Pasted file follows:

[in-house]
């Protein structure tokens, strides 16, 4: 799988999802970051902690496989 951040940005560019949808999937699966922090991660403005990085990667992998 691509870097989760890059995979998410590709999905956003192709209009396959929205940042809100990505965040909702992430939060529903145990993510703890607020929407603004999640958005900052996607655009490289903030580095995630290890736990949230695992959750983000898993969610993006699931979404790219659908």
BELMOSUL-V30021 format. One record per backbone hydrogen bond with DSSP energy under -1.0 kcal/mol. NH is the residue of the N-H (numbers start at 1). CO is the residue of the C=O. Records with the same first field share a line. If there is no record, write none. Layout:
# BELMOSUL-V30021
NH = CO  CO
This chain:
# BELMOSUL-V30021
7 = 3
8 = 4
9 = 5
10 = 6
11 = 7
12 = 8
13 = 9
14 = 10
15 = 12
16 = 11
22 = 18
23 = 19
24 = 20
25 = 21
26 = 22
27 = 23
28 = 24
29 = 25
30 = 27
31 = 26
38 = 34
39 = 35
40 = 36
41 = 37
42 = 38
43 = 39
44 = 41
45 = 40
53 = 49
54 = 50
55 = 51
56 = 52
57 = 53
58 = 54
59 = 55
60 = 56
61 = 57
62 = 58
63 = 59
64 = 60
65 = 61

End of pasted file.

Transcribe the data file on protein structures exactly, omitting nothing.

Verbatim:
[in-house]
């Protein structure tokens, strides 16, 4: 799988999802970051902690496989 951040940005560019949808999937699966922090991660403005990085990667992998 691509870097989760890059995979998410590709999905956003192709209009396959929205940042809100990505965040909702992430939060529903145990993510703890607020929407603004999640958005900052996607655009490289903030580095995630290890736990949230695992959750983000898993969610993006699931979404790219659908």
BELMOSUL-V30021 format. One record per backbone hydrogen bond with DSSP energy under -1.0 kcal/mol. NH is the residue of the N-H (numbers start at 1). CO is the residue of the C=O. Records with the same first field share a line. If there is no record, write none. Layout:
# BELMOSUL-V30021
NH = CO  CO
This chain:
# BELMOSUL-V30021
7 = 3
8 = 4
9 = 5
10 = 6
11 = 7
12 = 8
13 = 9
14 = 10
15 = 12
16 = 11
22 = 18
23 = 19
24 = 20
25 = 21
26 = 22
27 = 23
28 = 24
29 = 25
30 = 27
31 = 26
38 = 34
39 = 35
40 = 36
41 = 37
42 = 38
43 = 39
44 = 41
45 = 40
53 = 49
54 = 50
55 = 51
56 = 52
57 = 53
58 = 54
59 = 55
60 = 56
61 = 57
62 = 58
63 = 59
64 = 60
65 = 61